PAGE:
Take the 2-minute tour ×
Stack Overflow is a question and answer site for professional and enthusiast programmers. It's 100% free, no registration required.

I understand the difference between aggregation and composition but I am struggling a bit with association. My current understanding is that an association exists between classes when ‘they use each other’, for example, one object is passed to the other during a method call. See also:


Both objects exist independently and, in contrast to aggregation, no object is a container class of the other. Does this mean that both objects MUST have a copy of the other(s) (e.g. 1:m relationship) or how else is the association ‘stored’. Any feedback would be very much appreciated.

share|improve this question
I believe the biggest point of the article is to say they neither one constructs the other. SO they are not in charge of disposing of each other either. This is a very good thing in my opinion, although I think the articles example is hacky. –  awright18 Oct 24 '12 at 8:02
Thanks for all your answers. I guess my question is more along the lines. If there is an association between two objects, do they have to have copies of each other or is it enough to express this in the signature of the methods, which establish the association implicitly? –  csetzkorn Oct 24 '12 at 8:07
Typically in C# they would just refer to each other because objects are reference types by default except for the obvious value types, so no copies in most cases. –  awright18 Oct 24 '12 at 8:11
add comment

4 Answers 4

up vote 2 down vote accepted

From the UML Superstructure 2.4.1:

An association declares that there can be links between instances of the associated types. A link is a tuple with one value for each end of the association, where each value is an instance of the type of the end. (UML Superstructure, Page 37)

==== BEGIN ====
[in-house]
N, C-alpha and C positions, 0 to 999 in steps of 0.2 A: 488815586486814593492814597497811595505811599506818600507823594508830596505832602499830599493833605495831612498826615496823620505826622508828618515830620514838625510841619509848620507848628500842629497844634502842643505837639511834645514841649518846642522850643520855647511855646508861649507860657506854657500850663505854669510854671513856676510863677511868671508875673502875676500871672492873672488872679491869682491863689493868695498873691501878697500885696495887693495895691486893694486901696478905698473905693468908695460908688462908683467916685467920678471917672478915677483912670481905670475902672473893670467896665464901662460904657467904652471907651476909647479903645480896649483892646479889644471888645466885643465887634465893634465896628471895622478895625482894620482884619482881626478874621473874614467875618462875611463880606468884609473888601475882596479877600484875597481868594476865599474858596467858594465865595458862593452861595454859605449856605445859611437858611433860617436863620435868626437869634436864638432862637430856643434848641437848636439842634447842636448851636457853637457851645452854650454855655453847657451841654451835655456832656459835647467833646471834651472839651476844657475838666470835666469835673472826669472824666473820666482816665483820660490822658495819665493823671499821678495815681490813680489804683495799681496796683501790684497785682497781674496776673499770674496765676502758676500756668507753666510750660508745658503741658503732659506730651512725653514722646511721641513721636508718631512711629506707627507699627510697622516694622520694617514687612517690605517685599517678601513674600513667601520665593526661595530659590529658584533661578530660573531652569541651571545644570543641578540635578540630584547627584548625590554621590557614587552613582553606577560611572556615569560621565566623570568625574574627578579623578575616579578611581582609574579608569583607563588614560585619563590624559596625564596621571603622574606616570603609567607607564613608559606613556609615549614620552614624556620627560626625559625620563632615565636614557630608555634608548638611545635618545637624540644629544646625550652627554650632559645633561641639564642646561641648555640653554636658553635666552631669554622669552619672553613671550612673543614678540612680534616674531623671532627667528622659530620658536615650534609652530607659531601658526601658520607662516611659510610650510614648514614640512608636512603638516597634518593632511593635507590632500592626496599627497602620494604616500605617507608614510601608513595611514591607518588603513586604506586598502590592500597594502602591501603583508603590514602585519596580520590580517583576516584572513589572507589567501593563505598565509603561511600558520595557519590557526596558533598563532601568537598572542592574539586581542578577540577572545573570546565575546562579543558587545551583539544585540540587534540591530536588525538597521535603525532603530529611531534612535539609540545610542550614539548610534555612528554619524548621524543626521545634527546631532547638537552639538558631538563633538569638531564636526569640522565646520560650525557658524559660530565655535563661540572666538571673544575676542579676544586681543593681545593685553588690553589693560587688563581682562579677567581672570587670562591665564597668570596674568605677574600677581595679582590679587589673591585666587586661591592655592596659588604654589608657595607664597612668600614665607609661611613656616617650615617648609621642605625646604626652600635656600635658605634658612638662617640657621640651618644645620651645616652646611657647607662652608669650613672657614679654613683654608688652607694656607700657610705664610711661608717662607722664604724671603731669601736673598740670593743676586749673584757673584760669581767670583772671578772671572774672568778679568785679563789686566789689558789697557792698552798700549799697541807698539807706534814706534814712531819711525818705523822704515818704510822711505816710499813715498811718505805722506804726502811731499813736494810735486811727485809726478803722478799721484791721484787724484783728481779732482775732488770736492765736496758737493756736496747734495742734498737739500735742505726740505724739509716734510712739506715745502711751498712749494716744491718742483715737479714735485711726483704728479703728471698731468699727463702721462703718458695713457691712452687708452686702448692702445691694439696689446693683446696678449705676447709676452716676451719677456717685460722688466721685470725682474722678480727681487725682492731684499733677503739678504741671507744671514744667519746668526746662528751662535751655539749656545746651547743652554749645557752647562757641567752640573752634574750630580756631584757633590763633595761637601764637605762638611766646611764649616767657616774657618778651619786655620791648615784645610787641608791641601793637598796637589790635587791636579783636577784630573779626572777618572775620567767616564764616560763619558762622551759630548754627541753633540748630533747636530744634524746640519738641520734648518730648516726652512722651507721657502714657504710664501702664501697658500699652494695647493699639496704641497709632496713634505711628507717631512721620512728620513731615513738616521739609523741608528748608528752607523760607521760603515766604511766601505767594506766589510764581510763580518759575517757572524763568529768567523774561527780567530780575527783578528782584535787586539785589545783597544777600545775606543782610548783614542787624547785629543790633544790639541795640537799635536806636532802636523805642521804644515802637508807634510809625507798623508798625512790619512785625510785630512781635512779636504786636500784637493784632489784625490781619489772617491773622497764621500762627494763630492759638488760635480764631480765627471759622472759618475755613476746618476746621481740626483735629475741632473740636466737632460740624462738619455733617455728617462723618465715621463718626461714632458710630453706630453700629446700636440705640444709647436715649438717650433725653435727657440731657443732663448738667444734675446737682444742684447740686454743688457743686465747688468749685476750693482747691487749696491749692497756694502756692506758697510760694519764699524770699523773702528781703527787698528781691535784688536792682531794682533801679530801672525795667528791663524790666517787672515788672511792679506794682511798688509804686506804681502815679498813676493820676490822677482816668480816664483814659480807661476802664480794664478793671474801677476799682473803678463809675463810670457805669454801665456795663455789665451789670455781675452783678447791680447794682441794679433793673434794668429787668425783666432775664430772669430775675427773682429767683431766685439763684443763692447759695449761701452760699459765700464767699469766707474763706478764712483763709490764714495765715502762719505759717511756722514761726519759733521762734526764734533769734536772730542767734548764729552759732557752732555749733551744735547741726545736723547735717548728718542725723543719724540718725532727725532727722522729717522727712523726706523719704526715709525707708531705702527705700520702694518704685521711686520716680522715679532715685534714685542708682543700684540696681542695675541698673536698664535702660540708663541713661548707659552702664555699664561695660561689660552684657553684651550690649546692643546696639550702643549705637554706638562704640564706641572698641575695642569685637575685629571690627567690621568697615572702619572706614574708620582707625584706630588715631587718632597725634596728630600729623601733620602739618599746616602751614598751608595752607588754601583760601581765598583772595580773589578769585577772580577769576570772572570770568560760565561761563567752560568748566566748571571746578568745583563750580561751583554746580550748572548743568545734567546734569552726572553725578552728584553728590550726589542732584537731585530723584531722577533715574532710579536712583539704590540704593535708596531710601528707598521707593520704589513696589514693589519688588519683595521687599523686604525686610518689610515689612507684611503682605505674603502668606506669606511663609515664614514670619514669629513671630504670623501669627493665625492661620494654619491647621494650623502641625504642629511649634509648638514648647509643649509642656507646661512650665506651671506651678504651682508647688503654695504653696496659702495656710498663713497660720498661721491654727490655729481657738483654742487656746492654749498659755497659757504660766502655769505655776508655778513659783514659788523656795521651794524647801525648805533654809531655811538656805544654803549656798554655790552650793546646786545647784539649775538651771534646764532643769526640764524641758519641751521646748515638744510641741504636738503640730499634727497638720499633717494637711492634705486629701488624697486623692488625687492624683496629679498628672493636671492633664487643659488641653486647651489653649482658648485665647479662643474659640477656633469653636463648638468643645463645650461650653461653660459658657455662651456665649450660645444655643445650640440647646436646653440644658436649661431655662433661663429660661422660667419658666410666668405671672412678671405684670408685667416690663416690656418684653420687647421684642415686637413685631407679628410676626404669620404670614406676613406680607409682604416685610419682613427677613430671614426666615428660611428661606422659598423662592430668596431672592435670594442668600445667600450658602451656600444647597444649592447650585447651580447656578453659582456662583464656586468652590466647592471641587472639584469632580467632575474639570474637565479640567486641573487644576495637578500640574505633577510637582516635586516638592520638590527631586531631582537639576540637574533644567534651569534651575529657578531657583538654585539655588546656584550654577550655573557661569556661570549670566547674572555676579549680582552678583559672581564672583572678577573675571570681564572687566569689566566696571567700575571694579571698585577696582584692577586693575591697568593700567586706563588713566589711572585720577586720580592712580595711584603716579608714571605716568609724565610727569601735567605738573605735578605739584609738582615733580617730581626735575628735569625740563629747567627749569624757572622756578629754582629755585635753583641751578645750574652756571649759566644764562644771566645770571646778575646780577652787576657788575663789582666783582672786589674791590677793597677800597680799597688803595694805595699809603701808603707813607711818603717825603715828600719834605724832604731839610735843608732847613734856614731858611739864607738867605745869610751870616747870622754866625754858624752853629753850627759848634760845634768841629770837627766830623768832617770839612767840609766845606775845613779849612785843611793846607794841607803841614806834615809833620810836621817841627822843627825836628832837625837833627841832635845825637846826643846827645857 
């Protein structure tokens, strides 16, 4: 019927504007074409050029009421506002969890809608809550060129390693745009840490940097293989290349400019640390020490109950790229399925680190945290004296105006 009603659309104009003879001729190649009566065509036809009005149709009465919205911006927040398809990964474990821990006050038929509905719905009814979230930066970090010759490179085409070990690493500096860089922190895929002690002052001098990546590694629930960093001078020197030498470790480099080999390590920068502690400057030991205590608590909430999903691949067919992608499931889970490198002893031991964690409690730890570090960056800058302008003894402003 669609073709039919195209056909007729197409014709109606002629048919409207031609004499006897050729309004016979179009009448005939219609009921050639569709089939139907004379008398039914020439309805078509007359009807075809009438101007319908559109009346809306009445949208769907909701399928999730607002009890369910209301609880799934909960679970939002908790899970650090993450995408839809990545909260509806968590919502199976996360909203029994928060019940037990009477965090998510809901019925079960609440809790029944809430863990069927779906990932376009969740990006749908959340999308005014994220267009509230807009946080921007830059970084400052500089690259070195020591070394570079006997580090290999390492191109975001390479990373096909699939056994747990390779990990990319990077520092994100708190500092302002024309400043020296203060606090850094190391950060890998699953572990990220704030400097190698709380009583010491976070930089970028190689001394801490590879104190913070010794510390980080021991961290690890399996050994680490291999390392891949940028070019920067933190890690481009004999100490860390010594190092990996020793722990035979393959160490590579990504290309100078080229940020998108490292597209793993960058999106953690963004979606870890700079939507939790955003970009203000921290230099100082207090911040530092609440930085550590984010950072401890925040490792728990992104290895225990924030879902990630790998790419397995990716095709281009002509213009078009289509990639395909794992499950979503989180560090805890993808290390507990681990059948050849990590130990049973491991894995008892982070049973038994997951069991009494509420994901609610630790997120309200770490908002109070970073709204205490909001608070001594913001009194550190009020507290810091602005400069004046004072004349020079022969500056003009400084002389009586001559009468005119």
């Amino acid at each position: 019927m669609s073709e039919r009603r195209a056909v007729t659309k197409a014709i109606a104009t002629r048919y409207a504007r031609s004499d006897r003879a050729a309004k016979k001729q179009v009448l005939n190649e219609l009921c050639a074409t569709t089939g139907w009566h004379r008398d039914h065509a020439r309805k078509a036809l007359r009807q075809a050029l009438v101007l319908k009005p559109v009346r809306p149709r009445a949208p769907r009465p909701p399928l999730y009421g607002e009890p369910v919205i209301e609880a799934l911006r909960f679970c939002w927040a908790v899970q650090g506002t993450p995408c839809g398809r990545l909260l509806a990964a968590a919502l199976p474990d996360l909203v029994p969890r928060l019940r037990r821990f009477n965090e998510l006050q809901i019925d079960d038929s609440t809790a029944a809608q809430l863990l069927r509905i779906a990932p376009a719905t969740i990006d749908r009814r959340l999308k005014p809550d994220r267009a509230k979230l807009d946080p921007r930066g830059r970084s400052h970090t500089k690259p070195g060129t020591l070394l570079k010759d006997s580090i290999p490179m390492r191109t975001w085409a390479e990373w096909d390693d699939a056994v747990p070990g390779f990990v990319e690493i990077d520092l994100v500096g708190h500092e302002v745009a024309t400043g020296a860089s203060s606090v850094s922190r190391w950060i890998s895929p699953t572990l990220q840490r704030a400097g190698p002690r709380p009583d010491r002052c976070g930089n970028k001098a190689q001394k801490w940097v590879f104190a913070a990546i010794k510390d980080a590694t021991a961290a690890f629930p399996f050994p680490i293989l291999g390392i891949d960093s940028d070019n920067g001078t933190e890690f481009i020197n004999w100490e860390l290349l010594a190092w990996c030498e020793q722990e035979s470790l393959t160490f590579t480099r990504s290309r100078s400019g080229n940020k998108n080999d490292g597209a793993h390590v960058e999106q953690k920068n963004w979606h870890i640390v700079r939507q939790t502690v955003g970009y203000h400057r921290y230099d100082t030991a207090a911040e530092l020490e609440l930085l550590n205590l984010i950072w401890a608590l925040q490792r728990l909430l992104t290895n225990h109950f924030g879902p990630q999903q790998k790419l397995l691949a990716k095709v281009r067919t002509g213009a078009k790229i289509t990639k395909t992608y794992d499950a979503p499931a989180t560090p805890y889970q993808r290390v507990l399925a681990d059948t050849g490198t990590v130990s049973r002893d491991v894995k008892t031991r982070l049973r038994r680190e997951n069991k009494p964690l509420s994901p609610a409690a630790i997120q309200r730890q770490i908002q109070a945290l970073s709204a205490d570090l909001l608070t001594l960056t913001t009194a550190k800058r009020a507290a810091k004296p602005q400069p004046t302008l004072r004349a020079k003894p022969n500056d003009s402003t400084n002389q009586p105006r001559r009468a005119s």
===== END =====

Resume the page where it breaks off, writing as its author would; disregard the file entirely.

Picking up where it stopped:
Nothing more, nothing less. and very vague. Because of this, it is also very hard to understand. What I defined (In a course I teach) is a hierarchy of links from dependency to composition where:

  1. Dependency from A to B means that A uses B but indirectly (say by receiving instances of it and forwarding them to other objects).
  2. Association from A to B means that A uses B directly, (for example by calling methods)
  3. Composition from A to B means that B is part of A (semantically) but B can be shared and if A is deleted, B is not deleted. Note that this says nothing about how the "is part" is implemented.
  4. Aggregation from A to B is like Composition, where B cannot be shared and if A is deleted, all of its aggregates (Bs) are deleted also.

I hope this gives a better answer to all the comments and downgraders :-)

share|improve this answer
That would be a usage relationship. An association is more. As others have pointed out, it means 'A refers to B', but - in its plain form - without the whole-part semantics of Aggregation or Composition –  Carsten Oct 26 '12 at 9:27
actually this answer is wrong, imo: an aggregation can be implemented nearly the same way as a 'normal' association (they both could or could not manifest in an actual reference) –  Christian Oct 29 '12 at 7:40
Actually, I didn't say the you can't implement association the same way as aggregation - just that it is not a must. From the UML Superstructure: "An association describes a set of tuples whose values refer to typed instances". Does this mean that every association should be implemented as a class that stores a link to the two objects? Don't think so. In my interpretation of UML, defining aggregation (or composition) means that one class has an instance of the other. Simple association means usage. But that is only my interpreation (and the problem with UML). –  vainolo Oct 29 '12 at 8:05